Jennifer Aniston Got Real About Wearing Masks During the Coronavirus Pandemic
While the coronavirus pandemic rages on and more and more people are talking about wearing masks and some states requiring them, perennial friend Jennifer Aniston let her Instagram followers know that she feels it, just like everyone else. In a post that showed her wearing a black mask, Aniston wrote a lengthy caption saying that while it's "inconvenient" and "uncomfortable," wearing a mask is something that everyone can do to flatten the curve and keep one another safe.
"I understand masks are inconvenient and uncomfortable. But don't you feel that it's worse that businesses are shutting down ... jobs are being lost ... health care workers are hitting absolute exhaustion. And so many lives have been taken by this virus because we aren't doing enough," her caption started.
She continues, saying that while there are plenty of people who are doing there part, there are still too many that still refuse to wear a mask. It's not a political decision, she insists, noting that wearing a mask is "simple and effective" and that the issue shouldn't be up for debate at all. For Aniston, it's a matter of just being a decent person.
"I really do believe in the basic goodness of people so I know we can all do this. BUT still, there are many people in our country refusing to take the necessary steps to flatten the curve and keep each other safe. People seem worried about their 'rights being taken away' by being asked to wear a mask," she added. "This simple and effective recommendation is being politicized at the expense of peoples' lives. And it really shouldn’t be a debate."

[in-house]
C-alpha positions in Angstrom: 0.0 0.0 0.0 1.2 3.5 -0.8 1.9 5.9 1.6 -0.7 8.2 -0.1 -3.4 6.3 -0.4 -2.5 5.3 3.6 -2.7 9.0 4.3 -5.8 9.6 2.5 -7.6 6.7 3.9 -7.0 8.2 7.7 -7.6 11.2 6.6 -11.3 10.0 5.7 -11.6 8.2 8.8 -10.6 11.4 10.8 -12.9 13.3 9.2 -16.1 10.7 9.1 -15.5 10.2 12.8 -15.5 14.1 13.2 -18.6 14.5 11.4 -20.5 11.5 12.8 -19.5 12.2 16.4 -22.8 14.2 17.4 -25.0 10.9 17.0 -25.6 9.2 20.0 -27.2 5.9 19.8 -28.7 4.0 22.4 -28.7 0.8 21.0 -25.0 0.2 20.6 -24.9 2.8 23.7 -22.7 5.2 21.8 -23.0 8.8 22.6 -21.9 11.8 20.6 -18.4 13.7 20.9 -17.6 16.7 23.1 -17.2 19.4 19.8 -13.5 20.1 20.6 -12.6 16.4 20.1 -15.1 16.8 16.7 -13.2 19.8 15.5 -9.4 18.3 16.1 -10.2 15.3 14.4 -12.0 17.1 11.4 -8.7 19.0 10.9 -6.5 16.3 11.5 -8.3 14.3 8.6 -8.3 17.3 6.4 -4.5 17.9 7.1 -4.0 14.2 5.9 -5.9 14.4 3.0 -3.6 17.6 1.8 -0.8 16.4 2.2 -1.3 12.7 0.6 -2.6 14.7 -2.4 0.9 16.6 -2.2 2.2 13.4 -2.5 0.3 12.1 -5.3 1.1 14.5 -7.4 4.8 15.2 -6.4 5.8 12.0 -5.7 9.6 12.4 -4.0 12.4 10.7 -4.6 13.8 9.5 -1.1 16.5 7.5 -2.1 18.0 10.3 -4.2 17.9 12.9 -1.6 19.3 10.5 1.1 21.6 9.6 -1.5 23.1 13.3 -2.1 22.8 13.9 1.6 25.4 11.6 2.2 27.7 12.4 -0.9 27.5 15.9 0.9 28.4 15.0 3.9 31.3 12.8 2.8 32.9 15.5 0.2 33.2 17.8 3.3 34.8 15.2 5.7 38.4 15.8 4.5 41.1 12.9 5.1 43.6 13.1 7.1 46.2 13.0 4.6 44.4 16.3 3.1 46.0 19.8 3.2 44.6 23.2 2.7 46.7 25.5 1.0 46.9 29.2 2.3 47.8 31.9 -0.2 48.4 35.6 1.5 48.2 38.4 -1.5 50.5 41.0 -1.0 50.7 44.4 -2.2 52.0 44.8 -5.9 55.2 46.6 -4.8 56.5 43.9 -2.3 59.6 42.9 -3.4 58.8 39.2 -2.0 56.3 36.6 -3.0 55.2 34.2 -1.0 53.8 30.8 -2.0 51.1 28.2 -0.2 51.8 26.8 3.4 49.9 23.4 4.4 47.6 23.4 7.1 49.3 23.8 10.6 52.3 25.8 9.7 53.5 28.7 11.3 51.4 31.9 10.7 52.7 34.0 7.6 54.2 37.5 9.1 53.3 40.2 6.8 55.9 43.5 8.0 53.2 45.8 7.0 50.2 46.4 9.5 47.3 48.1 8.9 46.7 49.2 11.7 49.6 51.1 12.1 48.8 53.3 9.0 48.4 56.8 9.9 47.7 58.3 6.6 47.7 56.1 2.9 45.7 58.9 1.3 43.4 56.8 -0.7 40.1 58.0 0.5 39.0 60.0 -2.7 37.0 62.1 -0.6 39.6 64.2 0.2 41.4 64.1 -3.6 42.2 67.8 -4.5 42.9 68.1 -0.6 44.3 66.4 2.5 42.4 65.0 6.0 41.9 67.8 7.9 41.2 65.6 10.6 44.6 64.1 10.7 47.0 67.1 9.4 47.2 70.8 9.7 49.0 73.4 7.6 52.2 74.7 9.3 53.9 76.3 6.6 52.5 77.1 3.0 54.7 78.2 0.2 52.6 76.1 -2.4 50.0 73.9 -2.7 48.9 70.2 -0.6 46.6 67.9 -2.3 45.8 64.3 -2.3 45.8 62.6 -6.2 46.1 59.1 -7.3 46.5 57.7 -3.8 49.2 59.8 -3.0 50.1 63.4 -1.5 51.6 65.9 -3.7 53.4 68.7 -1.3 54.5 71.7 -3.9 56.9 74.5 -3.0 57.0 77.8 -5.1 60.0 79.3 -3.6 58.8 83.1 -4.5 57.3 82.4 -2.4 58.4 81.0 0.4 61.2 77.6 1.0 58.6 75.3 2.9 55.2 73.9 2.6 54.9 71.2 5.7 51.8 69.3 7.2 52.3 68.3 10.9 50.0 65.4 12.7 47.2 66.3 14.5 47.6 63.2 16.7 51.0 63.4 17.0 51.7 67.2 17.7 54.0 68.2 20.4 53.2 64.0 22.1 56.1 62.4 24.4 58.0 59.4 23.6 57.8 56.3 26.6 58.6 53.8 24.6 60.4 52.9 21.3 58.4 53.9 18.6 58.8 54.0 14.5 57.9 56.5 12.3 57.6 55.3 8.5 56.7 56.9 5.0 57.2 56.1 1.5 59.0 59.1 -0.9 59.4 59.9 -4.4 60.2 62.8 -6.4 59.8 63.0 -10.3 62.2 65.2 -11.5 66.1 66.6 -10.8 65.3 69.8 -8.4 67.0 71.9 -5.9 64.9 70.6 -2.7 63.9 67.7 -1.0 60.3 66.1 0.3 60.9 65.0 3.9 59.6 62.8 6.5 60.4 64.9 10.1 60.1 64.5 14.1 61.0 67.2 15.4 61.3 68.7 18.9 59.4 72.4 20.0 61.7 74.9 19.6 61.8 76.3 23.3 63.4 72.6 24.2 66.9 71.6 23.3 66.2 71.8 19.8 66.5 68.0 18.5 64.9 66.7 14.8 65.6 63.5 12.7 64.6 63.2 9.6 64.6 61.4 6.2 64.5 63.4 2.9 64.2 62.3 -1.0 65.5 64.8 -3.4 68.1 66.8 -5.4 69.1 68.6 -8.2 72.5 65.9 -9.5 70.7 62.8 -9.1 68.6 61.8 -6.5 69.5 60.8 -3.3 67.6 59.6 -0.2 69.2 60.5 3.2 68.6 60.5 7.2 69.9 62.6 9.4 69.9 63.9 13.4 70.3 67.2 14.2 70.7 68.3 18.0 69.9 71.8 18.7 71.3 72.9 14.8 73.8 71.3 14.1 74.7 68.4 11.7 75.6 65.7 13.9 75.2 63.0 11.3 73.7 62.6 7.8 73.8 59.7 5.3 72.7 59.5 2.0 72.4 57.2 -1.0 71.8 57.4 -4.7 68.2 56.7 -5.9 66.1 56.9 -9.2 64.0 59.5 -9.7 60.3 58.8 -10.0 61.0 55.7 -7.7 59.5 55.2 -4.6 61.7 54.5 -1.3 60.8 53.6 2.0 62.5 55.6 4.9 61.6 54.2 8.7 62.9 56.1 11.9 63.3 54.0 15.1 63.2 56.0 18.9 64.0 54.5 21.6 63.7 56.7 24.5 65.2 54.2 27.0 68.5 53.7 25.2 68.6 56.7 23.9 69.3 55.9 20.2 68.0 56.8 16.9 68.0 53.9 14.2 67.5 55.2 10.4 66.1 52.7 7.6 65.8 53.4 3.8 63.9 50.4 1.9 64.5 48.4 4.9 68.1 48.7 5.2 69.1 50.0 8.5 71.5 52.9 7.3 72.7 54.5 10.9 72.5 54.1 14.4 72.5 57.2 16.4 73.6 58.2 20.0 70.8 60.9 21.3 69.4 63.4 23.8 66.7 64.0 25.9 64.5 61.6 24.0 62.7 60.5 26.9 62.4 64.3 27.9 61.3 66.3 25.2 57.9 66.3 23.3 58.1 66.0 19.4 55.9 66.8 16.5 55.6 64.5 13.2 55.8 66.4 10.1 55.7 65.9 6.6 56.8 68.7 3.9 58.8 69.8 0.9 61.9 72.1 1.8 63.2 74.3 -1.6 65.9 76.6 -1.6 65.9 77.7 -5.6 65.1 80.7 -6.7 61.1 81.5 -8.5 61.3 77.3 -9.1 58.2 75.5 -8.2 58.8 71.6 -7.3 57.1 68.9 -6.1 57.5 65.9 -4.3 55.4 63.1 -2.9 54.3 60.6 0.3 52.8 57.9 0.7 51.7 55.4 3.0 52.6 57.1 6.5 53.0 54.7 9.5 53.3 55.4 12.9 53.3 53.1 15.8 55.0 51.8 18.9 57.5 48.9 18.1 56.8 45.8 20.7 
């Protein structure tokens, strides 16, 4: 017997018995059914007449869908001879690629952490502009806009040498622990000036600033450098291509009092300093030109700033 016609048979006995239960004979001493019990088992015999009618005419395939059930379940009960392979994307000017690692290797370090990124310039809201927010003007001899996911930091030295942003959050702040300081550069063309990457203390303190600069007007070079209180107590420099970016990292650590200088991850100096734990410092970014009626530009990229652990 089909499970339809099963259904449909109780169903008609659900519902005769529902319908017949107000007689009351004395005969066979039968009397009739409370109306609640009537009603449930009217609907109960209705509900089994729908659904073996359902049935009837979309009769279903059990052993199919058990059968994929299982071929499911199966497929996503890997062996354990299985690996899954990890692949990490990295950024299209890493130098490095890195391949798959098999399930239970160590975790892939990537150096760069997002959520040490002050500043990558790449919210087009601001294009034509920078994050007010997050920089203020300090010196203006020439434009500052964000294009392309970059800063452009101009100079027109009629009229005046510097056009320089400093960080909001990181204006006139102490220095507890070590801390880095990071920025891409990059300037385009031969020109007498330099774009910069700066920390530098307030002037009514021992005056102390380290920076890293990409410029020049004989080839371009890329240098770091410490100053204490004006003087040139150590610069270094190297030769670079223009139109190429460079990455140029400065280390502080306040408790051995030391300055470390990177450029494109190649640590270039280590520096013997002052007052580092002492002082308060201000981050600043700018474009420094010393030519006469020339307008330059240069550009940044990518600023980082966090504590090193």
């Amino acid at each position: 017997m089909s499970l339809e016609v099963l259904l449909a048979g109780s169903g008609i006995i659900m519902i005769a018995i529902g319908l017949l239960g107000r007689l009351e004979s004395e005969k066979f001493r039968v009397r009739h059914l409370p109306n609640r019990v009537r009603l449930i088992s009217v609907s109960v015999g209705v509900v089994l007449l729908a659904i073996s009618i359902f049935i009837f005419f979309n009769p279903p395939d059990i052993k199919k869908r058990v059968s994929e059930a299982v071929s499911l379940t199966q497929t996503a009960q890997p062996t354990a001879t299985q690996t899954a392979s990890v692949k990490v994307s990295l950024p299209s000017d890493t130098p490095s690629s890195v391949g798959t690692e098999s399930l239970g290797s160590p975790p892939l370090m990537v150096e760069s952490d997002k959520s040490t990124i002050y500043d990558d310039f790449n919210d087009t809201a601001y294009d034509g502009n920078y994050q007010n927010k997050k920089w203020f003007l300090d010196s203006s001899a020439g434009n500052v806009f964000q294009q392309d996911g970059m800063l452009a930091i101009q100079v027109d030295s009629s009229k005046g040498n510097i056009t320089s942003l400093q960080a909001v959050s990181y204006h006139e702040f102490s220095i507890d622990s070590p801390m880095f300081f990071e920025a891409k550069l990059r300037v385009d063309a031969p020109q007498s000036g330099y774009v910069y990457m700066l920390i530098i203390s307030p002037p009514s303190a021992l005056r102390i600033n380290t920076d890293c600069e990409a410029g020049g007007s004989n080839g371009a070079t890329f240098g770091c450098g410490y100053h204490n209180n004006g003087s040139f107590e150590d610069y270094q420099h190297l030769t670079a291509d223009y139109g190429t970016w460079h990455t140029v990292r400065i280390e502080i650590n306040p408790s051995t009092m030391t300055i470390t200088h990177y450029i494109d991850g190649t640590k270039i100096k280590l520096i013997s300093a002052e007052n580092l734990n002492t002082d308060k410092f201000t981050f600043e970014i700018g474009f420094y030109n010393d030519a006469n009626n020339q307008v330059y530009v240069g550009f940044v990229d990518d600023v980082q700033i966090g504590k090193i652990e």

She finished her note with a simple message, asking her followers to wear a mask, like she is in her photo, and urging everyone around them to do the same.
"If you care about human life, please just #wearadamnmask and encourage those around you to do the same," she finished.
Aniston isn't a medical expert, but her advice echoes that of the CDC:
"Cloth face coverings are recommended as a simple barrier to help prevent respiratory droplets from traveling into the air and onto other people when the person wearing the cloth face covering coughs, sneezes, talks, or raises their voice," the CDC website reads. "This is called source control. This recommendation is based on what we know about the role respiratory droplets play in the spread of the virus that causes COVID-19, paired with emerging evidence from clinical and laboratory studies that shows cloth face coverings reduce the spray of droplets when worn over the nose and mouth. COVID-19 spreads mainly among people who are in close contact with one another (within about six feet), so the use of cloth face coverings is particularly important in settings where people are close to each other or where social distancing is difficult to maintain."